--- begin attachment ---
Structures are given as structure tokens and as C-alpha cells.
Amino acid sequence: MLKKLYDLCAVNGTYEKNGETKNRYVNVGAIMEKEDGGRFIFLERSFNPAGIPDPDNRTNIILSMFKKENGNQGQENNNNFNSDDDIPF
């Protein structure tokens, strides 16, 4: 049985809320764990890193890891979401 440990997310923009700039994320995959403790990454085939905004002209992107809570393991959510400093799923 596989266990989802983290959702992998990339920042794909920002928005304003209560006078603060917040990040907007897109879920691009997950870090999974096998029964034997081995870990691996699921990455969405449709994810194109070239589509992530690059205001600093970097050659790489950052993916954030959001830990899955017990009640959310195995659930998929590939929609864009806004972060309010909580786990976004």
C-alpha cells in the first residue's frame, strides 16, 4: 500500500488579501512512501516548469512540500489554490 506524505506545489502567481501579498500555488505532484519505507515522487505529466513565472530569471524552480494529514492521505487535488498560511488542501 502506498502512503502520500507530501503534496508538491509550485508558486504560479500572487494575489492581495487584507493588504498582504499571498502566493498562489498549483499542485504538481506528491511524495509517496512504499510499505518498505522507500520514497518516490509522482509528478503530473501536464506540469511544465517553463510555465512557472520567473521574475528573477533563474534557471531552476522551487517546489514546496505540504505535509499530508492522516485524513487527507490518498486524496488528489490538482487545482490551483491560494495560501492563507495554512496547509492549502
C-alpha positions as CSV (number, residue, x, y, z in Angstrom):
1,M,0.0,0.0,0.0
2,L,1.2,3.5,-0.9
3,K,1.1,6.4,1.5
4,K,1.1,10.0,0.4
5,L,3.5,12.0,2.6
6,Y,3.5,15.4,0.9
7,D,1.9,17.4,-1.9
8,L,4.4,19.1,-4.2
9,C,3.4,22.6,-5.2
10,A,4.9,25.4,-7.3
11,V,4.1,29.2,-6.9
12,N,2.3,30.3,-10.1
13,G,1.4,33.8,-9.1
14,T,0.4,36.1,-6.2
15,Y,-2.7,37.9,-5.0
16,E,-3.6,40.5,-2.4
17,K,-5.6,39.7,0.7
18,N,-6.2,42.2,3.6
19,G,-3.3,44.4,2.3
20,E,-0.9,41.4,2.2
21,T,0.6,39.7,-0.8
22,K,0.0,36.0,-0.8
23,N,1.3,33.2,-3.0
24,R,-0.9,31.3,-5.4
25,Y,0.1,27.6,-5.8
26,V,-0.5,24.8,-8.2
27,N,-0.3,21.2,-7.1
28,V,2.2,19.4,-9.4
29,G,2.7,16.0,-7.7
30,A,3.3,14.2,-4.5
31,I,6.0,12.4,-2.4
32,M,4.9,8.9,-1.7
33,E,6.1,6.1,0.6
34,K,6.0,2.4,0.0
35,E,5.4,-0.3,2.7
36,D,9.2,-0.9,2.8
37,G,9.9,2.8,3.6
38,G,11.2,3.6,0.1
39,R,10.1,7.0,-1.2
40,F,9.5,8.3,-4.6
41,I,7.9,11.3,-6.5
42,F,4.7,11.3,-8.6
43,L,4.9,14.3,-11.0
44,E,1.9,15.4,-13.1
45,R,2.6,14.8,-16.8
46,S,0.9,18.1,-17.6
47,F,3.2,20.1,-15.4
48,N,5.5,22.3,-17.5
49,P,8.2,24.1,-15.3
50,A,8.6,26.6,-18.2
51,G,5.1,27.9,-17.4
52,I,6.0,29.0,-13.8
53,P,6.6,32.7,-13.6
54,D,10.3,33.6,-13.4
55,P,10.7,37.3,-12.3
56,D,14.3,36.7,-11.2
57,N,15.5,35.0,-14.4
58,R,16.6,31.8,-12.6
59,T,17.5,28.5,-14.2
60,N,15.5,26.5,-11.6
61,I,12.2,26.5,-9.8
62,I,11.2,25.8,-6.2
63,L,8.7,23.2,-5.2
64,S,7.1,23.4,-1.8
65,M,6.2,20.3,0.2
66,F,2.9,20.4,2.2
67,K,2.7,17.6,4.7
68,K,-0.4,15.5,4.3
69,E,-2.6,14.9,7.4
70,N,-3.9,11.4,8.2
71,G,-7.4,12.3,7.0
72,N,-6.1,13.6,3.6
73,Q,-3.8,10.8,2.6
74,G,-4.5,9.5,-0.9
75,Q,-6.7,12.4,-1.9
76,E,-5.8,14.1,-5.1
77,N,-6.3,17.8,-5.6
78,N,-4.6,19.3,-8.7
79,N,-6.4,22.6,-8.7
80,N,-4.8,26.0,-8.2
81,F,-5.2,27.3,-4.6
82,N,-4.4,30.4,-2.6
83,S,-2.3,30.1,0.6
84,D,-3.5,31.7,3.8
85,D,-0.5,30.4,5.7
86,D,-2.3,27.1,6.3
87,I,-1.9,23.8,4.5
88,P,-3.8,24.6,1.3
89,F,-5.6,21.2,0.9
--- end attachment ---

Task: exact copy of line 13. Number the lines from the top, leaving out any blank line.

8,L,4.4,19.1,-4.2